Drivers to improve energy efficiency include reducing carbon emissions, reducing fuel bills, improving comfort levels, or to comply with requirements such as Part L of the Building Regs.
Improving the energy efficiency of historic buildings and those of traditional construction means reducing heat losses wherever possible without damaging their special character or compromising their performance.
The two principal areas of risk when upgrading older buildings in the aspiration of reducing energy consumption are:
• causing unacceptable damage to the character and appearance of historic buildings, and
• causing damaging technical conflicts between existing traditional construction and changes to improve energy efficiency.
Works to a listed building to improve energy efficiency may require Listed Building Consent, depending on the extent and nature of the works proposed.
To help guide strategies to improve the energy efficiency of historic buildings without compromising character or technical performance, Historic England have carried out a large number of research programmes focussing on understanding and improving the energy performance of historic buildings and the effects of measures to increase energy efficiency, and they continue to develop this research to underpin their guidance and advice.
An extensive suite of free-to-download guidance notes is available at Energy Efficiency and Historic Buildings | Historic England
Their overarching guidance How to Improve Energy Efficiency sets out their ‘whole building approach’ which considers:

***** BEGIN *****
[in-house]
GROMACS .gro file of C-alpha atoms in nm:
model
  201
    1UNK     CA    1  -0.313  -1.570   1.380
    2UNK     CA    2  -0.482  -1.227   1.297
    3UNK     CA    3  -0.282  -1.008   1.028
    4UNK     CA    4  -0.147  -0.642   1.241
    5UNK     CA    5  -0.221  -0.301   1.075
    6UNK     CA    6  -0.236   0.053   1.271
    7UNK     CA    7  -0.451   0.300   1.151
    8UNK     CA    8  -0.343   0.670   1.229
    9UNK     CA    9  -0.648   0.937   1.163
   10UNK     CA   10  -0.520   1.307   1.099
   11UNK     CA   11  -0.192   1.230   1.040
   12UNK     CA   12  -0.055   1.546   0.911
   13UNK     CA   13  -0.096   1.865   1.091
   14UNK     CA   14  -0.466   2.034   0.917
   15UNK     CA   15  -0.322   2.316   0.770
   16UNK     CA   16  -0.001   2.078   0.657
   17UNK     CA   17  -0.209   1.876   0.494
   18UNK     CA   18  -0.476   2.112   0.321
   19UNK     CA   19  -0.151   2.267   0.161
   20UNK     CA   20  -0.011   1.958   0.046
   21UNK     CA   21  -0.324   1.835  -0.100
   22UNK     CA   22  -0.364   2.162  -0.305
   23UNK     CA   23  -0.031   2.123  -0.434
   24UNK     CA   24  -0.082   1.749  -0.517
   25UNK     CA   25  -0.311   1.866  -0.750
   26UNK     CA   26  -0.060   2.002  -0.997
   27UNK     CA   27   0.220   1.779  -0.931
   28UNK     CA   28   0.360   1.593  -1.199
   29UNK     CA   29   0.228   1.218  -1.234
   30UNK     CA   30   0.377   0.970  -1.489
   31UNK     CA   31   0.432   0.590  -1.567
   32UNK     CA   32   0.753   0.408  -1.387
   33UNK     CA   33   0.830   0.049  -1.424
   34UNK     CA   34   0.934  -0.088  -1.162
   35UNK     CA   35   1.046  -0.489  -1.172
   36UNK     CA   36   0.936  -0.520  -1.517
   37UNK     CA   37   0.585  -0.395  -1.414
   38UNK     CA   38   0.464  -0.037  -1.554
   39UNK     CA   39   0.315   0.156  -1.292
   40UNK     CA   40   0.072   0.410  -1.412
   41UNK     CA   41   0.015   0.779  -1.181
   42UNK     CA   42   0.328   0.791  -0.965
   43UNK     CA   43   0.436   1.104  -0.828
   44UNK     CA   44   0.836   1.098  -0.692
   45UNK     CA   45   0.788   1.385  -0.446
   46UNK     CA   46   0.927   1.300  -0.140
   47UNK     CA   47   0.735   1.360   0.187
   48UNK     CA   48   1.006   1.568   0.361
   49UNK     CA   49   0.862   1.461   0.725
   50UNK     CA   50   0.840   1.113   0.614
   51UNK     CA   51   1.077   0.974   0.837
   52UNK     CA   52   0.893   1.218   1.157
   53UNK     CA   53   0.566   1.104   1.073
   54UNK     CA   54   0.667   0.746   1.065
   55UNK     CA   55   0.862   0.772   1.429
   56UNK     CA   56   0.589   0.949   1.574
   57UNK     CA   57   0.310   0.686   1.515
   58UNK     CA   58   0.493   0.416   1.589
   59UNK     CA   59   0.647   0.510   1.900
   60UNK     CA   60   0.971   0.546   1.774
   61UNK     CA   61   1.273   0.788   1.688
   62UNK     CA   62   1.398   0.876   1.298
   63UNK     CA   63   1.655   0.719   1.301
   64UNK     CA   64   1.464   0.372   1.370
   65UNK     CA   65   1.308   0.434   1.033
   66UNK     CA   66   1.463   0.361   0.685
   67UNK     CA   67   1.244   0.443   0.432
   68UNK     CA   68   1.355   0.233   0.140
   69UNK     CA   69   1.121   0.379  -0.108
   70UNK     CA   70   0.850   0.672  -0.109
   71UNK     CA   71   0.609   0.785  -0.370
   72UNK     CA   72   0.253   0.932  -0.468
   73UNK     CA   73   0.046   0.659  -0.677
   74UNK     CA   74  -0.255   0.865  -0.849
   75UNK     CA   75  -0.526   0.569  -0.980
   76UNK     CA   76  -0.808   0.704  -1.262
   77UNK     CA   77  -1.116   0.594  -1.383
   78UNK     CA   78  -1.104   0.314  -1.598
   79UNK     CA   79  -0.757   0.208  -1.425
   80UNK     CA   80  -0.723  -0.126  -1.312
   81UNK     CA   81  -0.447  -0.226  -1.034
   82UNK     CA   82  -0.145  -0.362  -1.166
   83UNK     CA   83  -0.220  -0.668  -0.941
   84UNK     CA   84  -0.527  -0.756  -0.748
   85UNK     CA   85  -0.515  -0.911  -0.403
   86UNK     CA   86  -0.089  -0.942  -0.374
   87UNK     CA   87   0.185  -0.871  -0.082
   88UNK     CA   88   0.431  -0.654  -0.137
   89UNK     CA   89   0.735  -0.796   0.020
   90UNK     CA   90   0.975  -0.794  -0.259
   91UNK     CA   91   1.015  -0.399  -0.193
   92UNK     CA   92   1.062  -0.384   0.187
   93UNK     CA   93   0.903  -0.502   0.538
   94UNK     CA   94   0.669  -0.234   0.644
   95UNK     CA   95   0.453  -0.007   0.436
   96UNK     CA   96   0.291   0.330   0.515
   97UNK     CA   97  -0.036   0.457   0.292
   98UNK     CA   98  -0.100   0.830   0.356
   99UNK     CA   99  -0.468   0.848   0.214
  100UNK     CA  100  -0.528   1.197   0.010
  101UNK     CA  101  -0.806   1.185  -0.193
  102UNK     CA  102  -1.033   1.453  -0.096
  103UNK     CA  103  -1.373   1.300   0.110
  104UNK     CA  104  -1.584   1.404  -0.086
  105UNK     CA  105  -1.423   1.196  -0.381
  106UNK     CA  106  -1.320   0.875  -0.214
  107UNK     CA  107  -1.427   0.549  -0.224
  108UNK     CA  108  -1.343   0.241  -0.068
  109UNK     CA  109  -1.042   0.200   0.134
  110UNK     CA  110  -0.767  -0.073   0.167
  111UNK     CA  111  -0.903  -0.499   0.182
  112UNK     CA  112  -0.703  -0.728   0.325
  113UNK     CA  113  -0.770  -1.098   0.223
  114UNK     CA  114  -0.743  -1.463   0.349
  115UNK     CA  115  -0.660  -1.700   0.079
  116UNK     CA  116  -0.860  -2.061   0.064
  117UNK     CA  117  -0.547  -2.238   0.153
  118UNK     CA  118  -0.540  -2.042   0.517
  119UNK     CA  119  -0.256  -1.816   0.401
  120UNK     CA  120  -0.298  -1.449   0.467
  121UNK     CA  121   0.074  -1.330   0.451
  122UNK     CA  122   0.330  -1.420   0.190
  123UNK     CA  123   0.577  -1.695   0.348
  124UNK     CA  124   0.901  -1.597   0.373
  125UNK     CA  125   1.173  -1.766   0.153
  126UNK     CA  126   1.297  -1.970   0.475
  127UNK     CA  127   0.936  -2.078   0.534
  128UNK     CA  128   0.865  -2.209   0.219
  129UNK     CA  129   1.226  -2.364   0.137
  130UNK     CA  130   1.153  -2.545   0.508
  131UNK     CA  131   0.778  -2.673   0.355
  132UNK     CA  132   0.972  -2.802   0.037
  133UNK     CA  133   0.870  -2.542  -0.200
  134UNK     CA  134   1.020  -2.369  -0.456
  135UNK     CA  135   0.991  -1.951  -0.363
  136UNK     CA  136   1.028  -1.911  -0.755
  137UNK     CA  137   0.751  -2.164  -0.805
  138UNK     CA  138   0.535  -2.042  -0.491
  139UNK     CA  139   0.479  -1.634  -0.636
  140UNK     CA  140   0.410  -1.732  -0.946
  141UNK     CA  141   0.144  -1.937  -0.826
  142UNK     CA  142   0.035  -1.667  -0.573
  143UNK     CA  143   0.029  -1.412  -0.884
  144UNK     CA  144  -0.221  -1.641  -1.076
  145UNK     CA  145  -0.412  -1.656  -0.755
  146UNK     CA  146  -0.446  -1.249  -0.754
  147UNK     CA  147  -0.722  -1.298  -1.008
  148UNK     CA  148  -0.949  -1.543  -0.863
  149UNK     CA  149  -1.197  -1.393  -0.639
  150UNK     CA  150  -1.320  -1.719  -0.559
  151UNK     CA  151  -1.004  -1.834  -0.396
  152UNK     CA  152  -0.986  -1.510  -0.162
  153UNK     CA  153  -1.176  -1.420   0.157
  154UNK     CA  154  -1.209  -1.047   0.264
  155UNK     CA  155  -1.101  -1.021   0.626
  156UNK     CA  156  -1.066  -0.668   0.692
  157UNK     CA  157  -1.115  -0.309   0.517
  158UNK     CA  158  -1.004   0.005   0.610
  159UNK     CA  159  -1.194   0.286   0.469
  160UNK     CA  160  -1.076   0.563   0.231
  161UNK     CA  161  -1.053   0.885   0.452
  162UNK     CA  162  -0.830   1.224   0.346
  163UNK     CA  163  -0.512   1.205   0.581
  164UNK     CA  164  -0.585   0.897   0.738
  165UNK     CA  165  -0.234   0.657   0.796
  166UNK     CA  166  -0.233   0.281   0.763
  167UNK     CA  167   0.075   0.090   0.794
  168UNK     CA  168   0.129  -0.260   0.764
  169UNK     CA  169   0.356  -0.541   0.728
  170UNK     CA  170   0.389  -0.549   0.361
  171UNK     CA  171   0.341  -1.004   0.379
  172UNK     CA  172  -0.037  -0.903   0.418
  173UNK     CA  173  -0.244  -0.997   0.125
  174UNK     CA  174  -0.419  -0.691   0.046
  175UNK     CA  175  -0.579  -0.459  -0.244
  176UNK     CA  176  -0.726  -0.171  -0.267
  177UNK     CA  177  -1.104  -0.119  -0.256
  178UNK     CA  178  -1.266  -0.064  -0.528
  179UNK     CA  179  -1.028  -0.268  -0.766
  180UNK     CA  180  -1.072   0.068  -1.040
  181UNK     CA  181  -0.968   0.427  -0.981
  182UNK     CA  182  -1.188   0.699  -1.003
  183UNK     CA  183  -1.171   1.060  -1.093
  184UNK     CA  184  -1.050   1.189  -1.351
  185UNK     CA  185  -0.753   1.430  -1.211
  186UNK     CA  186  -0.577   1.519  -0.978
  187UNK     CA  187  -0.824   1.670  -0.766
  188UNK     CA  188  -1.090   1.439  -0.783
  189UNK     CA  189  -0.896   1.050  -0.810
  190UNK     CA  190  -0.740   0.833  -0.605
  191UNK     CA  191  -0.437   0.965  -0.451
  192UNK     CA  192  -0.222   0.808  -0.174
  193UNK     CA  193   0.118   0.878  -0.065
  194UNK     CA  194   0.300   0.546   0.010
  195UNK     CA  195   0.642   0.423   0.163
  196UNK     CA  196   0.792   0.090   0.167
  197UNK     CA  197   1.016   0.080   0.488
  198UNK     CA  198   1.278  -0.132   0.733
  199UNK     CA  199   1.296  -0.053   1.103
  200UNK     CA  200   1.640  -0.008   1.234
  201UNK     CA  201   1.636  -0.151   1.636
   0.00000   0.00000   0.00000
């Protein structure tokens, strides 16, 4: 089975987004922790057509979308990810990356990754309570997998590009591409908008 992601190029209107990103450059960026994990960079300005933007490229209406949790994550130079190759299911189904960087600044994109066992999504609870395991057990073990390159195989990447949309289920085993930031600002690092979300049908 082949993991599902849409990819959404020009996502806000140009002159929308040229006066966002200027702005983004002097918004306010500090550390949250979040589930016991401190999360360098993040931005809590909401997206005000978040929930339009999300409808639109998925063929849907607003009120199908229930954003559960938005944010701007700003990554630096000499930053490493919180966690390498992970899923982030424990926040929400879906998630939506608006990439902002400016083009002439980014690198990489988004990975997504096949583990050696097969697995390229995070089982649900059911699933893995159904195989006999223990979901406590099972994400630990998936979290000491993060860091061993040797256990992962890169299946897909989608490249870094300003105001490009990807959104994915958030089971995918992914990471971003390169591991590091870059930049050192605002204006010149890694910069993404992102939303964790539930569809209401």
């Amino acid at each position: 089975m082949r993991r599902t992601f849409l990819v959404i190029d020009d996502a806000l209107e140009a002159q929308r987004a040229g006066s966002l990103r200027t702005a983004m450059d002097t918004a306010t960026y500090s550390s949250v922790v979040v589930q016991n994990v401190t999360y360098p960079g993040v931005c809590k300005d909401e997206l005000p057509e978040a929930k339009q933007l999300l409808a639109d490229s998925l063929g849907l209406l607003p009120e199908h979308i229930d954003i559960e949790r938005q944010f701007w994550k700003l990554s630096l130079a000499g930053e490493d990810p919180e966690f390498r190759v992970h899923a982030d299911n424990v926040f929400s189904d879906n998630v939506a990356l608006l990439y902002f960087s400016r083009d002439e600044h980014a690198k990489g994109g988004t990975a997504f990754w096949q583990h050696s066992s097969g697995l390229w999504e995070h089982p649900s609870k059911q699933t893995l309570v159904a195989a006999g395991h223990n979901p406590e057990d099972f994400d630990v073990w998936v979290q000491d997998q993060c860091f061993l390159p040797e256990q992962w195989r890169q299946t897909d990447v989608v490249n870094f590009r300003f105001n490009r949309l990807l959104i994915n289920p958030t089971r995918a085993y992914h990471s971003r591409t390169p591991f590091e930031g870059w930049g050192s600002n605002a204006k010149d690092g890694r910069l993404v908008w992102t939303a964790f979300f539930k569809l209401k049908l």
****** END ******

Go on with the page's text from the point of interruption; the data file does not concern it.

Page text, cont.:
- Historic significance
- An understanding of all the factors that affect energy use, and
- How to devise an energy efficiency strategy for any building
Historic England have also produced a more detailed suite of guidance offering practical advice for owners and builders on the principles, risks, materials and methods of installing insulation and draught-proofing of:
- Windows and Doors (including draught-proofing, secondary glazing, improving the thermal efficacy of historic sash windows, and the conservation and thermal upgrading of traditional windows)
Useful advice is also available from the Society for the Protection of Ancient Buildings (SPAB)
Energy Efficiency and the Building Regulations in Historic Buildings
Part L of the Building Regulations seeks to improve the energy efficiency of all buildings. For historic buildings a balance needs to be achieved between improving energy efficiency and avoiding damage both to the significance of the building and its fabric.
The Building Regulations Approved Documents for Part L make it clear that a reasonable compromise on the energy efficiency targets may be acceptable in order to preserve character and appearance and to avoid technical risks. They do this by specifically including some ‘exemptions’ and circumstances where ‘special considerations’ apply for historic buildings and those of traditional construction.
Having regard to the research and wider guidance listed above, Historic England have produced specific guidance to help prevent conflicts between the requirements of Part L of the Building Regulations and the conservation of historic and traditionally constructed buildings.
The advice acts as ‘second tier’ supporting guidance in the interpretation of Approved Documents L1B and L2B that should be taken into account when determining appropriate energy performance standards for works to historic and traditionally constructed buildings.
The following areas are covered in the guidance:
- The background to the legislation and the need to reduce greenhouse gas emissions
- An interpretation of the regulations themselves as applied to historic and traditionally constructed buildings
- Understanding the buildings before carrying out upgrading works
- Meeting the requirements of part L
- Advice on the thermal upgrading of various building elements